The Baltic States and Poland ask that NATO maintain a permanent presence in the region | International

The Baltic countries (Lithuania, Latvia and Estonia) and Poland believe that instability in Eastern Europe due to Russia’s invasion of Ukraine requires changes in NATO’s defense policy. At a meeting held this Friday in Riga, the foreign ministers of the four countries discussed the need to “strengthen and expand the permanent presence of the NATO force on the eastern flank of the Alliance”, according to a statement from the Latvian Ministry. The heads of diplomacy in the region will request this reinforcement at the summit to be held in Madrid next June. The neighbor they feel threatened by, Russia, may in turn see the move as a threat to its security.

In an appearance before the press by Minister Edgars Rinkēvičs, together with his counterparts, the Latvian stated: “Changes in the current security situation in our region require a change in NATO’s deterrence and defense policy.” “We want a permanent NATO presence in the Baltic States and Poland so that we can resist any threat from Russia and Belarus and protect every inch of our territory,” he added.

Before Russia’s illegal annexation of Crimea in 2014, NATO says it had no intention of deploying troops on the Alliance’s eastern flank. At the Warsaw summit in 2016, the organization nevertheless decided strengthen your presence and in 2017 it created four battle groups in the Baltic countries and Poland. In order not to contravene the agreements with Russia, the member countries of NATO sought a formula so that the presence would not be permanent, but rather rotating.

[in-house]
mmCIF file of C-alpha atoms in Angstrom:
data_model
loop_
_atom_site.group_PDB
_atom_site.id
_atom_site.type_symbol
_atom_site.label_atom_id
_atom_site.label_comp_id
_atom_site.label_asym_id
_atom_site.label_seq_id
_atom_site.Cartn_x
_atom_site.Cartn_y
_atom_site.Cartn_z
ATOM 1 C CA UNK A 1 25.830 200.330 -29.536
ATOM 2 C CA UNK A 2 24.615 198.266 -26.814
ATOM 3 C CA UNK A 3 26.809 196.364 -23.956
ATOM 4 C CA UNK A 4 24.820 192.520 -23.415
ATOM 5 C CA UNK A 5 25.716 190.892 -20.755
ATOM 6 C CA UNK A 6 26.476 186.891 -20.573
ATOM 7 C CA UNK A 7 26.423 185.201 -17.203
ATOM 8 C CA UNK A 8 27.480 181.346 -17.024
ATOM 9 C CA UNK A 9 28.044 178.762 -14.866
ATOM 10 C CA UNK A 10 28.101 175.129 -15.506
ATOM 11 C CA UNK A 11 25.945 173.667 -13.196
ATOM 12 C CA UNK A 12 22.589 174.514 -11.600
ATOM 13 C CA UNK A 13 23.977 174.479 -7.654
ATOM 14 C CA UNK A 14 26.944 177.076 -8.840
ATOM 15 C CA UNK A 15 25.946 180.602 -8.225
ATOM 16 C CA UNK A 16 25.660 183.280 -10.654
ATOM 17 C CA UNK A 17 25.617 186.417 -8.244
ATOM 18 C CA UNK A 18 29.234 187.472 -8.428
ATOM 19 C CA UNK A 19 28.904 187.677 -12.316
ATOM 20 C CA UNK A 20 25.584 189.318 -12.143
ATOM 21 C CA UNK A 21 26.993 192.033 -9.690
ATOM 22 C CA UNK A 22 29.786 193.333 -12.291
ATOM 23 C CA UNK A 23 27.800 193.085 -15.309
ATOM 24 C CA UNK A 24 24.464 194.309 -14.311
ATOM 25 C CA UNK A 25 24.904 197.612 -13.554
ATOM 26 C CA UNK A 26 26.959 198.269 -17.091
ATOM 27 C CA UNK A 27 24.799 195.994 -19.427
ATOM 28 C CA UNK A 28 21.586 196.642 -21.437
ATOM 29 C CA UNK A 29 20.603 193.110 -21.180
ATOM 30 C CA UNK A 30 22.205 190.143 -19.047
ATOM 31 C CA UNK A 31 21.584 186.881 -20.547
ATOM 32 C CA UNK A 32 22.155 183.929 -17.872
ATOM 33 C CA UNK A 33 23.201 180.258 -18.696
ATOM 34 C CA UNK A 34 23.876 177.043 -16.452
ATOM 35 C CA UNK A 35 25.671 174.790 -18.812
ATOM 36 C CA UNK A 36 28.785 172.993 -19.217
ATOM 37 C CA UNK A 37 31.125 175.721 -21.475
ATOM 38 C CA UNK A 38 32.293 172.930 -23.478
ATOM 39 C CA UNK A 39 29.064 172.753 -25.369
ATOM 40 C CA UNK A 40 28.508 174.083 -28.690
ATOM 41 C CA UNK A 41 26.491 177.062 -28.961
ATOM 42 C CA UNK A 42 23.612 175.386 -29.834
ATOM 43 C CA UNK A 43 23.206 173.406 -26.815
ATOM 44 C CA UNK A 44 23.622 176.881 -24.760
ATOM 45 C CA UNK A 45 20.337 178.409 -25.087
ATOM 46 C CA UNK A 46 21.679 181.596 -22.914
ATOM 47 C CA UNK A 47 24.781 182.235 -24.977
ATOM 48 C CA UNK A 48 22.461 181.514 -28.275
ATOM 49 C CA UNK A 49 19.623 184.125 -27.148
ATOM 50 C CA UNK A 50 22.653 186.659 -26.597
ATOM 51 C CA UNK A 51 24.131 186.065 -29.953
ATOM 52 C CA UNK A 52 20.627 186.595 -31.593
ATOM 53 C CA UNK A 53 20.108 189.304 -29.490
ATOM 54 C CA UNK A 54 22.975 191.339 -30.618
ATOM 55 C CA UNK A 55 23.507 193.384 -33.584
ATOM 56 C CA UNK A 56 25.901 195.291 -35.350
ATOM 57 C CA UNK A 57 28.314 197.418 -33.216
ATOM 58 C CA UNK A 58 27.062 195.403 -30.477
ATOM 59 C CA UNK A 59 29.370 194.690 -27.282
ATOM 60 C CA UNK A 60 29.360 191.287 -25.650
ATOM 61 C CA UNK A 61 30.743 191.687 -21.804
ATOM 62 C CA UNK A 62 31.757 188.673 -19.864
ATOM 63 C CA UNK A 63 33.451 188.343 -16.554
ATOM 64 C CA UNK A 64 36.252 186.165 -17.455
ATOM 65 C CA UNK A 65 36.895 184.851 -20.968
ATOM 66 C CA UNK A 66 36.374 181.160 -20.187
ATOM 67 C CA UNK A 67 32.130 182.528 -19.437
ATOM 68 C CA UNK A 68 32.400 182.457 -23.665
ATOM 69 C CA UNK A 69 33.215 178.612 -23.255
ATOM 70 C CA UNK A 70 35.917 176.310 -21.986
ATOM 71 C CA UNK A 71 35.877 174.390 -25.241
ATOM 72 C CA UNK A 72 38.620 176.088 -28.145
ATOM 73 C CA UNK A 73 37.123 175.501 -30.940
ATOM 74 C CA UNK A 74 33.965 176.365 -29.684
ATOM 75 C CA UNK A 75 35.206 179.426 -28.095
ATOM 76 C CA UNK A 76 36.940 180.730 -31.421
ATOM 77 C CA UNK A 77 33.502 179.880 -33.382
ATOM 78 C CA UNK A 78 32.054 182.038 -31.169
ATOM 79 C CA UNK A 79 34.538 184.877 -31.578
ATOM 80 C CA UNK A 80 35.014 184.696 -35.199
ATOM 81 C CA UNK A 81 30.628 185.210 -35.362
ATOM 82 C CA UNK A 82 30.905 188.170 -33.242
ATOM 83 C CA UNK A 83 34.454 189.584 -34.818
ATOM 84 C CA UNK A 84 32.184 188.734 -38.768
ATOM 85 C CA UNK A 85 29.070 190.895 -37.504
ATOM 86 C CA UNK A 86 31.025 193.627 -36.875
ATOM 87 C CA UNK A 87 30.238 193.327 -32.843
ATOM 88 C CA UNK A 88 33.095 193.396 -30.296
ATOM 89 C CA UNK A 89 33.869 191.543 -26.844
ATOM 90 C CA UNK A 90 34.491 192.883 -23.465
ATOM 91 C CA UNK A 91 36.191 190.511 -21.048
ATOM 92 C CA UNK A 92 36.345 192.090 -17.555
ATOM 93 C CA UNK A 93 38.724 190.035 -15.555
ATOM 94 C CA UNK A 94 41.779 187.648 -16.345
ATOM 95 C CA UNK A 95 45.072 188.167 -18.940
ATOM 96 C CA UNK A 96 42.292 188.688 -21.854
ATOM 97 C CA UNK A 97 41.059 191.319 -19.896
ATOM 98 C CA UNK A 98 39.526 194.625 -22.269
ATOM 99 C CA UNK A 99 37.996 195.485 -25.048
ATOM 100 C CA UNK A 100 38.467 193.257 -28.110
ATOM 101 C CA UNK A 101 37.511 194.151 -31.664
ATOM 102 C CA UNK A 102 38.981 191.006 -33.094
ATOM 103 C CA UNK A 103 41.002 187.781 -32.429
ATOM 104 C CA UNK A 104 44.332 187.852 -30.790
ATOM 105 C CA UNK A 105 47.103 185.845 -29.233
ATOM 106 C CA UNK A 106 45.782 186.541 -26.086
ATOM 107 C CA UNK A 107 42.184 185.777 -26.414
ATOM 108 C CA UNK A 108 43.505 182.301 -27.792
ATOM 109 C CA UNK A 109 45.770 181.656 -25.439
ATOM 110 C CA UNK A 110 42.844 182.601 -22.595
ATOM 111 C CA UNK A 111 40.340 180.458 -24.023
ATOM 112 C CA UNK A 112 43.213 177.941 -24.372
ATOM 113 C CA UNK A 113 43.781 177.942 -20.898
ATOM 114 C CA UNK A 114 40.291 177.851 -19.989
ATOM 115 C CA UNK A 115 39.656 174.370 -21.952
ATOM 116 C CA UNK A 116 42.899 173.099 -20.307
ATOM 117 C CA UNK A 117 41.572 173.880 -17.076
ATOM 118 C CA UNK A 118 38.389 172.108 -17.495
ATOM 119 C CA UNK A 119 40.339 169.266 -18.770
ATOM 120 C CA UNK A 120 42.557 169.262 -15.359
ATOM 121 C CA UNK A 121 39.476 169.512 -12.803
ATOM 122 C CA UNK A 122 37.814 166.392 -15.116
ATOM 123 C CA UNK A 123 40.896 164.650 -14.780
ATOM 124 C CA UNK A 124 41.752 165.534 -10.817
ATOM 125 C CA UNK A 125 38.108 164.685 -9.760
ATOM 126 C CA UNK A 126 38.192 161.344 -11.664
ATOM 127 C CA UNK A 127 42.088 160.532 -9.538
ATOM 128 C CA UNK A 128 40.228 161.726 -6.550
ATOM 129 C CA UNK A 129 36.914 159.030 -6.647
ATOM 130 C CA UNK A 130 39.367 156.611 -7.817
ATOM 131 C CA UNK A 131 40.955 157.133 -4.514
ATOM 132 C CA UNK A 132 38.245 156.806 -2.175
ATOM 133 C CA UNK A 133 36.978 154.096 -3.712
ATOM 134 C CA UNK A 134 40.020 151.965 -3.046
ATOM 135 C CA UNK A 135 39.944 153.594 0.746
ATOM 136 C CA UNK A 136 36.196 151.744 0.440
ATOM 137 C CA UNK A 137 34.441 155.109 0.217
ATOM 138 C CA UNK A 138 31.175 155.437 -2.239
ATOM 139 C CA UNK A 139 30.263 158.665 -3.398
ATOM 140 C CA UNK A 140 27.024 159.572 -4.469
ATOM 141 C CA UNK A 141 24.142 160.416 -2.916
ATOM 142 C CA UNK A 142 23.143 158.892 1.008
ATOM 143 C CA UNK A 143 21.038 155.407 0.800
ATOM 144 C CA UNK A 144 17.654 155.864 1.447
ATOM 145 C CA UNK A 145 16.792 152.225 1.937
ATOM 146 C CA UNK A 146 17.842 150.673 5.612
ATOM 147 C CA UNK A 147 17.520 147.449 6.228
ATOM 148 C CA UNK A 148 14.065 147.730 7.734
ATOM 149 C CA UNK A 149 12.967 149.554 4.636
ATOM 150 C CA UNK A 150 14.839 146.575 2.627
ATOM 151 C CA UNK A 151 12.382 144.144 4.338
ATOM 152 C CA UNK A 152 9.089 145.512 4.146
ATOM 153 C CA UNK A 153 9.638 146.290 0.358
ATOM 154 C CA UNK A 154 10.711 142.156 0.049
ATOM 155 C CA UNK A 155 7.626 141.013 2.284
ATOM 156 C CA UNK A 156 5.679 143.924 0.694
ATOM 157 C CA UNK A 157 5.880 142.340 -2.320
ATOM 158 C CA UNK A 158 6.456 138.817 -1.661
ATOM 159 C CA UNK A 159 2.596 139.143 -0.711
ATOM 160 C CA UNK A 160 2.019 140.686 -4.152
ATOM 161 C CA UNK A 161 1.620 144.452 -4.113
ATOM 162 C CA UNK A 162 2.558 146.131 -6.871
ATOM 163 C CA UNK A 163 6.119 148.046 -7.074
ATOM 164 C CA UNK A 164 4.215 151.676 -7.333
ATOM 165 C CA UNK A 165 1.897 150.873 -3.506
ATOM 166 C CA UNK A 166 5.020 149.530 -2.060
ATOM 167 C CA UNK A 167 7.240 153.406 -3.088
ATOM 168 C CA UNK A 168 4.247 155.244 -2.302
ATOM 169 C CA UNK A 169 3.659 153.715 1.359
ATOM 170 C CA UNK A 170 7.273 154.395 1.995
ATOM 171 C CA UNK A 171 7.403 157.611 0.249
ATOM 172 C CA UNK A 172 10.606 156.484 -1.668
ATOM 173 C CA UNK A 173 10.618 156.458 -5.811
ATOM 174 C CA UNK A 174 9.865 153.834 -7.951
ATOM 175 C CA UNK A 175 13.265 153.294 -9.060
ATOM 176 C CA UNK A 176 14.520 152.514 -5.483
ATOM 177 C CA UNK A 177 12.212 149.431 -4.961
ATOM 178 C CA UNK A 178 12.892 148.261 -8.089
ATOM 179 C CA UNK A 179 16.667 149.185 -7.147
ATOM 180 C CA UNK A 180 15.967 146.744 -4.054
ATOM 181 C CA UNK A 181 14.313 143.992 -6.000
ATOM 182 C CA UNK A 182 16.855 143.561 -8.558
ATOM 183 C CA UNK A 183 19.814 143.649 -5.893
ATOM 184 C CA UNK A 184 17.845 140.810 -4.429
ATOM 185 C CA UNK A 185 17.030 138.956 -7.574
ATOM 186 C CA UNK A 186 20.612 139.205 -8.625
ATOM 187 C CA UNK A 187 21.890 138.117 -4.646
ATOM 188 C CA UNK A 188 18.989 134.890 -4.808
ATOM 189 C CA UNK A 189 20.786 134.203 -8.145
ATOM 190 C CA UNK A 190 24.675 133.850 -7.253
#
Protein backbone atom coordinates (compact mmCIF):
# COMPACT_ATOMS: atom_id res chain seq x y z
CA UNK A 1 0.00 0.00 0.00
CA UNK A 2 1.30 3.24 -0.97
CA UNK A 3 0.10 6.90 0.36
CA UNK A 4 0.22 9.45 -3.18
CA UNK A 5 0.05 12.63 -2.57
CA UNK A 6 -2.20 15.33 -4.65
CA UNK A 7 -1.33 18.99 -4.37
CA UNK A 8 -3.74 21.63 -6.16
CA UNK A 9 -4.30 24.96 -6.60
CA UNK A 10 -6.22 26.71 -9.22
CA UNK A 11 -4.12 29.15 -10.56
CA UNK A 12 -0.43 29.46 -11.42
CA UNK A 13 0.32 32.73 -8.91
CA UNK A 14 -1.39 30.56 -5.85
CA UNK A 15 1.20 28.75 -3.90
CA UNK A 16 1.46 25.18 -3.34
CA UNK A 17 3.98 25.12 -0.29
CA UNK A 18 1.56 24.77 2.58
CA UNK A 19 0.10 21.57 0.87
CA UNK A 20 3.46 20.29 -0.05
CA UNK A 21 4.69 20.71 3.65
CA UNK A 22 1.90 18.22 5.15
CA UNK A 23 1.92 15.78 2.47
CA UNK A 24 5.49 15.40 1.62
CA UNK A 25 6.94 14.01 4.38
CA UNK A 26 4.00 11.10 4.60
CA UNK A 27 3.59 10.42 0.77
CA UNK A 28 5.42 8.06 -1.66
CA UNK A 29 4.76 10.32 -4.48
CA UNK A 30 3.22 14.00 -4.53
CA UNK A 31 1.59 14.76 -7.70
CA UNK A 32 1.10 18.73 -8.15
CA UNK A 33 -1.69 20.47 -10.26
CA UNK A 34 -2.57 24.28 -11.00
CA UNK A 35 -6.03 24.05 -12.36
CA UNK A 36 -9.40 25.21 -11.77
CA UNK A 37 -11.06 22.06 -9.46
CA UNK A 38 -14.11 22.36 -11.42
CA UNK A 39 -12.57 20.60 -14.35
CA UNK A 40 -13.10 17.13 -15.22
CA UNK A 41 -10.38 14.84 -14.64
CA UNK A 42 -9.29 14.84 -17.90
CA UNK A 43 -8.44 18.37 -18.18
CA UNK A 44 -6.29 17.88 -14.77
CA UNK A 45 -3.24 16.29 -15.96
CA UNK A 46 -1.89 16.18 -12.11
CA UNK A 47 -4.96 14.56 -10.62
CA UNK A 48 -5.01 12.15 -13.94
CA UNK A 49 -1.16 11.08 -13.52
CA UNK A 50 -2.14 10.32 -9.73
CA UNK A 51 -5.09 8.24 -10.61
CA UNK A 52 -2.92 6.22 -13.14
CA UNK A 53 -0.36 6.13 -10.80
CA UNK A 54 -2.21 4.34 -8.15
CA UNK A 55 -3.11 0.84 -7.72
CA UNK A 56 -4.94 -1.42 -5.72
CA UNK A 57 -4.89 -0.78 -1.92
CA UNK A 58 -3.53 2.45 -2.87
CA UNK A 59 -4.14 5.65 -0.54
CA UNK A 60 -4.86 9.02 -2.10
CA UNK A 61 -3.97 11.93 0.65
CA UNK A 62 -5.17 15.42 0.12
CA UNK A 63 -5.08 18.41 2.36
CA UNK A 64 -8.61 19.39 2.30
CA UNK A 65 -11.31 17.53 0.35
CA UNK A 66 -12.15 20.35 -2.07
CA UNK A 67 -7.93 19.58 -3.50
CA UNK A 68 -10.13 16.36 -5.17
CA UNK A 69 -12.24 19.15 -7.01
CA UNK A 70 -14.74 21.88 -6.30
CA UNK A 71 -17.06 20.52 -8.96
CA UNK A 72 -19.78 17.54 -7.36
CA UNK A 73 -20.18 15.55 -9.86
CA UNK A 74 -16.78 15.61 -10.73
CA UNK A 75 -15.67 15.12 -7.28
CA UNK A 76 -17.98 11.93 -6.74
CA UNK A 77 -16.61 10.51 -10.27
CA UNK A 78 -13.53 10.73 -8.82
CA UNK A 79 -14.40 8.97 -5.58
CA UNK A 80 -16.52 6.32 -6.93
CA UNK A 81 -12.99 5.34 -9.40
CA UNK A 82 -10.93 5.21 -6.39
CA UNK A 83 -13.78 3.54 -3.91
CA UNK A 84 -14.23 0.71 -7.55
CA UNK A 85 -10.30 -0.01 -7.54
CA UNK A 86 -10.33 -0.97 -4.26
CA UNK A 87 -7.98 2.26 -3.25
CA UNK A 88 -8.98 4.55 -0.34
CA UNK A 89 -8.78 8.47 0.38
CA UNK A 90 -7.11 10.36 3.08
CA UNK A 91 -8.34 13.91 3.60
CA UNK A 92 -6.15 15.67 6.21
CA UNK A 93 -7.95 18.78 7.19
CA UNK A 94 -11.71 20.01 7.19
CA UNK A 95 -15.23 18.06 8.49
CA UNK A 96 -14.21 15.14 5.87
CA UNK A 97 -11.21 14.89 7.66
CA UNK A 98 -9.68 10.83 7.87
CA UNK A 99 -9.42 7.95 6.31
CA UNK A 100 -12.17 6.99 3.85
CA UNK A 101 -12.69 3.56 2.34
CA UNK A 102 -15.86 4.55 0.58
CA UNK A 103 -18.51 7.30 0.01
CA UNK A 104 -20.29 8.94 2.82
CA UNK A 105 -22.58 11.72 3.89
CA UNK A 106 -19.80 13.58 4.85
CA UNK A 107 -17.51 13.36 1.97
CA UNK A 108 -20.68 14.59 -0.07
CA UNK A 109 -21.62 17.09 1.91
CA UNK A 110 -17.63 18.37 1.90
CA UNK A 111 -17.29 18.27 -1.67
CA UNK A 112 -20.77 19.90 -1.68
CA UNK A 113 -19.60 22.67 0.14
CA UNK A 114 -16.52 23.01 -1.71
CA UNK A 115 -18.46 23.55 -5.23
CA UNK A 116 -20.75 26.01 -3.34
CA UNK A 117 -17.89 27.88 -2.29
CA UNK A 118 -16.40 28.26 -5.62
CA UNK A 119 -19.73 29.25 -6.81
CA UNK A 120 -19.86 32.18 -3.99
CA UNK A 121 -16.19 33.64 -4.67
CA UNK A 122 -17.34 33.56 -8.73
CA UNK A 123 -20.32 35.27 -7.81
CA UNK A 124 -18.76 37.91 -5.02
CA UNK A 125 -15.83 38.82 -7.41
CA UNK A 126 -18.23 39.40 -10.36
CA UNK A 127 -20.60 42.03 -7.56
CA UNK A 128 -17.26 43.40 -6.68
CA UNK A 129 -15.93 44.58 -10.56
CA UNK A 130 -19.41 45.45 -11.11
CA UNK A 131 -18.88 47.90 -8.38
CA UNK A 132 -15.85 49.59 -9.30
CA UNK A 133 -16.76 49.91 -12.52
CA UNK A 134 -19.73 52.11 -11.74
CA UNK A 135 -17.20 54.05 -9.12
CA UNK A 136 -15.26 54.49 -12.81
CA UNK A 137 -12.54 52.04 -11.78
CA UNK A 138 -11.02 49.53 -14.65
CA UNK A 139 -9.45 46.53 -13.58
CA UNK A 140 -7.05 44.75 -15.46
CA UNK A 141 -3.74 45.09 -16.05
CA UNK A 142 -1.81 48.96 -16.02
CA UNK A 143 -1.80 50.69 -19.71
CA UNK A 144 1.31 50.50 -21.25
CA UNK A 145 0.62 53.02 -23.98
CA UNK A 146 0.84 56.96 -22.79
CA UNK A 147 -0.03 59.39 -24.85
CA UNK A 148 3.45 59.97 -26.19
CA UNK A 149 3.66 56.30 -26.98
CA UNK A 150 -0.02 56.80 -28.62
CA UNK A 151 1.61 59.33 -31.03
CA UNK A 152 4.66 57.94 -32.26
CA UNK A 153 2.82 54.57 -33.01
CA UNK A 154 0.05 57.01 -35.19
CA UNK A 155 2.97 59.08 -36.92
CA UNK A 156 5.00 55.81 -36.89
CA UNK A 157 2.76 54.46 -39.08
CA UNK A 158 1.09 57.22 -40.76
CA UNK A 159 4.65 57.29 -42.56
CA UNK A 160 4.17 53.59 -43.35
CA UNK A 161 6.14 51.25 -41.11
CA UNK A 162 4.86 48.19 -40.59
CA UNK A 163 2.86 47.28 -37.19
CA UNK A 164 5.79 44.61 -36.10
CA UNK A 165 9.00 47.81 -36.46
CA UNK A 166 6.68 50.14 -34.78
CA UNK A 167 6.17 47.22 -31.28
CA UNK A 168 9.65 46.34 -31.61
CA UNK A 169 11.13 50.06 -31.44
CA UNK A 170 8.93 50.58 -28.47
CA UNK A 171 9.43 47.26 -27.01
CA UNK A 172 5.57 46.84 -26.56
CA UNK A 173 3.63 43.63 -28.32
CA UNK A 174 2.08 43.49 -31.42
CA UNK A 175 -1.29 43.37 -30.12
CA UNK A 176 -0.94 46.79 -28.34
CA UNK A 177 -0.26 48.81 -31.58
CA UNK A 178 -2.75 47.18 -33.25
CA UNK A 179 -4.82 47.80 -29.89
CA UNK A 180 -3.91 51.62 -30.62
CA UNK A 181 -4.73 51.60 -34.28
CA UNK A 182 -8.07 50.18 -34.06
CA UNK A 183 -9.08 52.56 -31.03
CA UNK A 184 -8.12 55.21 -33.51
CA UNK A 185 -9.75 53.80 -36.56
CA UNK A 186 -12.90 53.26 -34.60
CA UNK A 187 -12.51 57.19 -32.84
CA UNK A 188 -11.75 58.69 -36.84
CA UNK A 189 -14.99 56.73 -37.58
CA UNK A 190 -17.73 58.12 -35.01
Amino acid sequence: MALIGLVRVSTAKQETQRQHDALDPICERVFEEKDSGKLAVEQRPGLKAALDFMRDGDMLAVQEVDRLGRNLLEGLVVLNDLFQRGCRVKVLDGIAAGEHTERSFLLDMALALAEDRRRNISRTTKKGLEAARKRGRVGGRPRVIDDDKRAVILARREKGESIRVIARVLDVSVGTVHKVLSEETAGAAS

The request that the Baltic countries and Poland plan to make in June, reminiscent of the one they already issued in 2015, comes at a time of high tension in relations between Moscow and the Alliance. Russia has even threatened to deploy nuclear weapons near the Baltic if Sweden and Finland join NATO.

Latvian Defense Minister Artis Pabriks recently announced that they are looking for a location that could host a second international military base to expand NATO’s presence if it is approved. There is now a special NATO battalion of 1,500 soldiers, recently reinforced with 750 Danish soldiers, at Latvia’s largest military base north of Riga.

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Rinkēvičs, along with her counterparts Eva-Maria Liimets, from Estonia; Gabrielius Landsbergis, from Lithuania; and Zbigniew Rau, from Poland, also discussed this morning how to help Ukraine and agreed on the need to continue sending weapons. They also believed that the sanctions regime against Russia should also be strengthened with more restrictive measures in the energy sector. In this area, they once again showed their determination to continue cooperating to achieve the independence of Russian energy sources.

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